This post follows on from other ruminations along the same lines:
It is perhaps an interesting coincidence of timing that I should have cause to notice the world through my daughters' eyes, given that this post lands almost a year to the day after the first such offering.
Yesterday was one of those days when the perspective of a child jumped up in front of me when least expected, overwhelmed me, and has taught me about the absolute purity of a child-like view of the world. I am reminded from time to time that children of just about any age 'get it' in a way that adults do not, and yesterday was one such occasion.
The Twins Aculae are very different, in personality if not in looks. Jessica is like a puppy: very bouncy, very exuberant, easily knocked, overflowing with effervescent emotion, 'heart on sleeve' merchant, and in many ways 'Tigger like'. Rebekah is very different. She is considerably more reflective, ponderous, gives little away, hates to feel embarrassed, a wicked mimic. Where Jessica loves to sing, Rebekah finds most pleasure in dancing. If Jessica is a tap for emotion and feelings, Rebekah - not unlike a cat - is a cool customer, and very much a sponge for emotion and feeling. She soaks it up and eventually, it all emerges after much thought. All this, and they are still only three years old.
I returned from a funeral yesterday, and Rebekah sidled up with a look of mourning etched across her face. She asked me if I wanted to hear a song about why she was sad. 'Of course', I said, 'but then can I try to make you happy afterwards?' said I, like a 'fixing' bloke. She declined the offer, and told me that she was sad that Father Christmas was gone. She sang her song. Lyrically, it was what you would expect of a kid of three (partly repetitive, partly nonsense, always the very crux of the matter), but tunefully it was beautiful, stunning even. It was a lament. It was a melancholy song which conveyed her emotion so powerfully. I wish I had been able to record it. You'd all be weeping just about now.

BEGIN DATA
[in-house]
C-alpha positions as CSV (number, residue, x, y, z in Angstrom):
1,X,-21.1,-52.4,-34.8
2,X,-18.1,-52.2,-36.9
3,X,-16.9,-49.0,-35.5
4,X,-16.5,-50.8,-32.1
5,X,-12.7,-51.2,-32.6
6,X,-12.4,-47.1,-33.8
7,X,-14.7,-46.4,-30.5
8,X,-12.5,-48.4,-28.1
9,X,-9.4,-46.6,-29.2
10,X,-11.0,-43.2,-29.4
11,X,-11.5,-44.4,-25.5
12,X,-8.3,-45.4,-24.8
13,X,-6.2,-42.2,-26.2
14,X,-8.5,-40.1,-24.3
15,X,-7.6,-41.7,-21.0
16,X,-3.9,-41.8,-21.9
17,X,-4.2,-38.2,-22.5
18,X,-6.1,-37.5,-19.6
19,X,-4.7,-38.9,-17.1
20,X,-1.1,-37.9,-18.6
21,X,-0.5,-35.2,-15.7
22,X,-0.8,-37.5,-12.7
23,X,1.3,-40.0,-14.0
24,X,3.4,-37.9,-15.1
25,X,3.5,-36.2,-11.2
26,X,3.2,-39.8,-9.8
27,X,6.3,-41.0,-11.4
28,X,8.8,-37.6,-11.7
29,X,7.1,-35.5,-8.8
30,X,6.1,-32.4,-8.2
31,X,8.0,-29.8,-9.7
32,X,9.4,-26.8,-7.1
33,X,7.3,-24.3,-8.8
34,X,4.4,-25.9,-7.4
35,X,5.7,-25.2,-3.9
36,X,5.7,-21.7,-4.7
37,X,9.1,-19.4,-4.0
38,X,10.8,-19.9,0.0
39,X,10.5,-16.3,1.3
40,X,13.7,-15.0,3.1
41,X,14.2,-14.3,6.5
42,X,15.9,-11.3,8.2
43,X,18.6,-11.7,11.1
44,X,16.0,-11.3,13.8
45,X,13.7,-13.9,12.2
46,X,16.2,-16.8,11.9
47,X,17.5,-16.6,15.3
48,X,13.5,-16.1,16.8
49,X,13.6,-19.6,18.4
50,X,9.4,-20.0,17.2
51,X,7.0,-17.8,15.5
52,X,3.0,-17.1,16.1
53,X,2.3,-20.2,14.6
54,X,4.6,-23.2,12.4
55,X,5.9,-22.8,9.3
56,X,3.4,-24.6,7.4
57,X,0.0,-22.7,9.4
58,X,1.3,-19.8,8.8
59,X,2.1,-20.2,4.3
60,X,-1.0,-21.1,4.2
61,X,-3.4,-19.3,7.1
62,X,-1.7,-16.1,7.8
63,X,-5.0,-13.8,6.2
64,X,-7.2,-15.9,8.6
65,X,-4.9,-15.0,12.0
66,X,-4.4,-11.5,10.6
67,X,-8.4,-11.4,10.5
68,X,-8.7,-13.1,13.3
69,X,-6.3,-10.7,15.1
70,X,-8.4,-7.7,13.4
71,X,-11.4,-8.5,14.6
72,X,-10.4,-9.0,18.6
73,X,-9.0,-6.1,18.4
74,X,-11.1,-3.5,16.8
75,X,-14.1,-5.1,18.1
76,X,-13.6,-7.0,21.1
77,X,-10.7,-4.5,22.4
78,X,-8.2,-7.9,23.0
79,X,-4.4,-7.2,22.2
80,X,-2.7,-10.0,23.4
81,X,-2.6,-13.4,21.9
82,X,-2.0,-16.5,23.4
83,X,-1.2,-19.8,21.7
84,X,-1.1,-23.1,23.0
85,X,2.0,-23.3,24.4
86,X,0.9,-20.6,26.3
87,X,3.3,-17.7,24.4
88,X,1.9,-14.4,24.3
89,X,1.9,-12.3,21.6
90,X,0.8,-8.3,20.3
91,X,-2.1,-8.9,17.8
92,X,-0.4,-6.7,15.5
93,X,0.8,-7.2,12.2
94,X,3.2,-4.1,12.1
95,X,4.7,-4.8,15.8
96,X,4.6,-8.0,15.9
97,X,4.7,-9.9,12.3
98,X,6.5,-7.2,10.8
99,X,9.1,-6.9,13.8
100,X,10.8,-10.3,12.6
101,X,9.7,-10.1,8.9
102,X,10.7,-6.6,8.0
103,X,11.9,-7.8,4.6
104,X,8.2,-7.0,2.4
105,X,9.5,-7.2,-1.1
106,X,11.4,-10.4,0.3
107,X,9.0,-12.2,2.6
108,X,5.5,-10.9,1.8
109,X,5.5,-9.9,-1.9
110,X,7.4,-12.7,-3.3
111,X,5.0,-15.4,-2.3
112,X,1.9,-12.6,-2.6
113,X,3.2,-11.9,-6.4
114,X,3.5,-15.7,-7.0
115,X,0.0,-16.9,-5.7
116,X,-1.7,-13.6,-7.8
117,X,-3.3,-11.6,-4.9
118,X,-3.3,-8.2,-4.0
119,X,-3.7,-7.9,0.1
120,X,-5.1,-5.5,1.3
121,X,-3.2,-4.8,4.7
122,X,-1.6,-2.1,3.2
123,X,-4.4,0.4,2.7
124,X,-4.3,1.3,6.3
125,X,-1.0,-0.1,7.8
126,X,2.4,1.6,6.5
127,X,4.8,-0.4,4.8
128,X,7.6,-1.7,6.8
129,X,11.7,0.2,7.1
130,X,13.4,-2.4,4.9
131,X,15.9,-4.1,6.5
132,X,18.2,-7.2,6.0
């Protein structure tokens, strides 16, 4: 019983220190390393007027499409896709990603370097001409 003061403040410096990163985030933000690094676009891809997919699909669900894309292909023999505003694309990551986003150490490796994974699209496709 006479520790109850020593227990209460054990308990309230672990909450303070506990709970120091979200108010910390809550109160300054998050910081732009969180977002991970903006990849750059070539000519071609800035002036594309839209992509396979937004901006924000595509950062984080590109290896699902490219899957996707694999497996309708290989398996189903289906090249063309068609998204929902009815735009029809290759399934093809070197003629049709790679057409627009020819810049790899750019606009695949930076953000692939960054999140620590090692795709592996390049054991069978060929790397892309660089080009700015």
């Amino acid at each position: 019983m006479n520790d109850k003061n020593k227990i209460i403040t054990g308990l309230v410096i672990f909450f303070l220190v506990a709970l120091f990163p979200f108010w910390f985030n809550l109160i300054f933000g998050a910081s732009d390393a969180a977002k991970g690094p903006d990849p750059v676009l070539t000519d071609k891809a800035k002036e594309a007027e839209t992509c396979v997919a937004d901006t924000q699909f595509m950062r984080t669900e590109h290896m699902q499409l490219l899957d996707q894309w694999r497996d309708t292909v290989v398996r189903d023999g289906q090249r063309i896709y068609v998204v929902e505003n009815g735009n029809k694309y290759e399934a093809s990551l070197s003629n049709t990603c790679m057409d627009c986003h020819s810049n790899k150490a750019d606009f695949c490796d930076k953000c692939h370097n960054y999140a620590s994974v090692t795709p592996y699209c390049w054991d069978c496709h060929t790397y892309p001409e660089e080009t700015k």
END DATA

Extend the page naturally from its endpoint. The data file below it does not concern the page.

She is pre-occupied with death and dying at the moment. Not in a mardy gruesome way, but in a caring way. 'Did you have a daddy, Daddy?', 'yes, baby, why do you ask?' 'What was his name?', she replied. 'Norman', said I. 'Is your daddy dead?', 'Yes, darling he is'. 'Where is he now?' she continued. 'In Heaven with Great-grandma and Dante [the rabbit]'. 'And Charlie the Dog [our friend Mavis' hound]?' 'Yes, love'. 'Does that mean that you don't have a daddy now?' she asked. 'I will always have a daddy, but he is somewhere else for now'. 'Is that your daddy?', she asked, pointing at a picture of a man I have never mentioned, that resides close to my computer screen. 'Yes, that is my daddy'. 'Can I see him? He has a nice smile.' 'Not really, darling, my daddy is in heaven'. 'So I can meet him in Heaven then?' she replied. 'Yes, he would like that too'.
As I have said before, these exchanges happen at odd and unexpected times in any given day. I opt for simple honesty as she has a knack of remembering every word uttered on the subject. However, I am not sure I will ever forget the moment that I listened for so long to a Lament for Father Christmas. Let's face it, even the most cynical of us, if we allowed ourselves, would share that view once or twice.